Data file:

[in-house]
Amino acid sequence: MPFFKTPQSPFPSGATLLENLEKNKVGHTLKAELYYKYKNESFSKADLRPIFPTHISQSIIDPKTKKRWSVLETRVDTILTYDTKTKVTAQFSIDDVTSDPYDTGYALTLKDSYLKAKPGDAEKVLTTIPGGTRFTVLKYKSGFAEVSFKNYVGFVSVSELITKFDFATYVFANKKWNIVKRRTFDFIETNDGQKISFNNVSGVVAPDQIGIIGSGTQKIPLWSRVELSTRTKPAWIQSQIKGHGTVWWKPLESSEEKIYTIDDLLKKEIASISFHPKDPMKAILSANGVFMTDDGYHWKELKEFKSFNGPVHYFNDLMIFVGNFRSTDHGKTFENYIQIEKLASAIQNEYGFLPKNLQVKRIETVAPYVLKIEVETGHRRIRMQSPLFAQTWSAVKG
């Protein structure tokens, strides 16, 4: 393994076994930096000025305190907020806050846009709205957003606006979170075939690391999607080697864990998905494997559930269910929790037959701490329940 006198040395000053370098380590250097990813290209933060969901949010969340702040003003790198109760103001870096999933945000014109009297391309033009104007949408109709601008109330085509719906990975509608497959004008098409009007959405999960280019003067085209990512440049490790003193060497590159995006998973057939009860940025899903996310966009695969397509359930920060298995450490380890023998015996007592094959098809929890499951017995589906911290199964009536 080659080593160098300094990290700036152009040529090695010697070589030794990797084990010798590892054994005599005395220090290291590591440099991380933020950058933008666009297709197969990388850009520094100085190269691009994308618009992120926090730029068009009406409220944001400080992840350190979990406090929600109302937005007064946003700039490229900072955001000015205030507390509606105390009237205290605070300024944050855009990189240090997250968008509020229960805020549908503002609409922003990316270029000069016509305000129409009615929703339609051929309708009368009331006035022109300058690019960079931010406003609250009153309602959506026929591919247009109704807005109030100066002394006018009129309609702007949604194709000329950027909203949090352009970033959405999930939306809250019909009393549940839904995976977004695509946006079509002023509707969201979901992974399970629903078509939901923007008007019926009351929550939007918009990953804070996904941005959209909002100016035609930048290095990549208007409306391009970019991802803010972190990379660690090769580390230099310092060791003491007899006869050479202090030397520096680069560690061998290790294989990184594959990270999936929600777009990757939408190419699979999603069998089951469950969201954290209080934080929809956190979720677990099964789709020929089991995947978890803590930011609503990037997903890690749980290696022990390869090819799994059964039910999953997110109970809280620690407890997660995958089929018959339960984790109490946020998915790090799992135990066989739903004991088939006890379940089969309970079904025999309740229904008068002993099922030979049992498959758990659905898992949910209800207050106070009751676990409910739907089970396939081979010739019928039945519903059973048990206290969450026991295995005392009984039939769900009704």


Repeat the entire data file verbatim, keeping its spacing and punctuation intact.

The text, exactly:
[in-house]
Amino acid sequence: MPFFKTPQSPFPSGATLLENLEKNKVGHTLKAELYYKYKNESFSKADLRPIFPTHISQSIIDPKTKKRWSVLETRVDTILTYDTKTKVTAQFSIDDVTSDPYDTGYALTLKDSYLKAKPGDAEKVLTTIPGGTRFTVLKYKSGFAEVSFKNYVGFVSVSELITKFDFATYVFANKKWNIVKRRTFDFIETNDGQKISFNNVSGVVAPDQIGIIGSGTQKIPLWSRVELSTRTKPAWIQSQIKGHGTVWWKPLESSEEKIYTIDDLLKKEIASISFHPKDPMKAILSANGVFMTDDGYHWKELKEFKSFNGPVHYFNDLMIFVGNFRSTDHGKTFENYIQIEKLASAIQNEYGFLPKNLQVKRIETVAPYVLKIEVETGHRRIRMQSPLFAQTWSAVKG
């Protein structure tokens, strides 16, 4: 393994076994930096000025305190907020806050846009709205957003606006979170075939690391999607080697864990998905494997559930269910929790037959701490329940 006198040395000053370098380590250097990813290209933060969901949010969340702040003003790198109760103001870096999933945000014109009297391309033009104007949408109709601008109330085509719906990975509608497959004008098409009007959405999960280019003067085209990512440049490790003193060497590159995006998973057939009860940025899903996310966009695969397509359930920060298995450490380890023998015996007592094959098809929890499951017995589906911290199964009536 080659080593160098300094990290700036152009040529090695010697070589030794990797084990010798590892054994005599005395220090290291590591440099991380933020950058933008666009297709197969990388850009520094100085190269691009994308618009992120926090730029068009009406409220944001400080992840350190979990406090929600109302937005007064946003700039490229900072955001000015205030507390509606105390009237205290605070300024944050855009990189240090997250968008509020229960805020549908503002609409922003990316270029000069016509305000129409009615929703339609051929309708009368009331006035022109300058690019960079931010406003609250009153309602959506026929591919247009109704807005109030100066002394006018009129309609702007949604194709000329950027909203949090352009970033959405999930939306809250019909009393549940839904995976977004695509946006079509002023509707969201979901992974399970629903078509939901923007008007019926009351929550939007918009990953804070996904941005959209909002100016035609930048290095990549208007409306391009970019991802803010972190990379660690090769580390230099310092060791003491007899006869050479202090030397520096680069560690061998290790294989990184594959990270999936929600777009990757939408190419699979999603069998089951469950969201954290209080934080929809956190979720677990099964789709020929089991995947978890803590930011609503990037997903890690749980290696022990390869090819799994059964039910999953997110109970809280620690407890997660995958089929018959339960984790109490946020998915790090799992135990066989739903004991088939006890379940089969309970079904025999309740229904008068002993099922030979049992498959758990659905898992949910209800207050106070009751676990409910739907089970396939081979010739019928039945519903059973048990206290969450026991295995005392009984039939769900009704």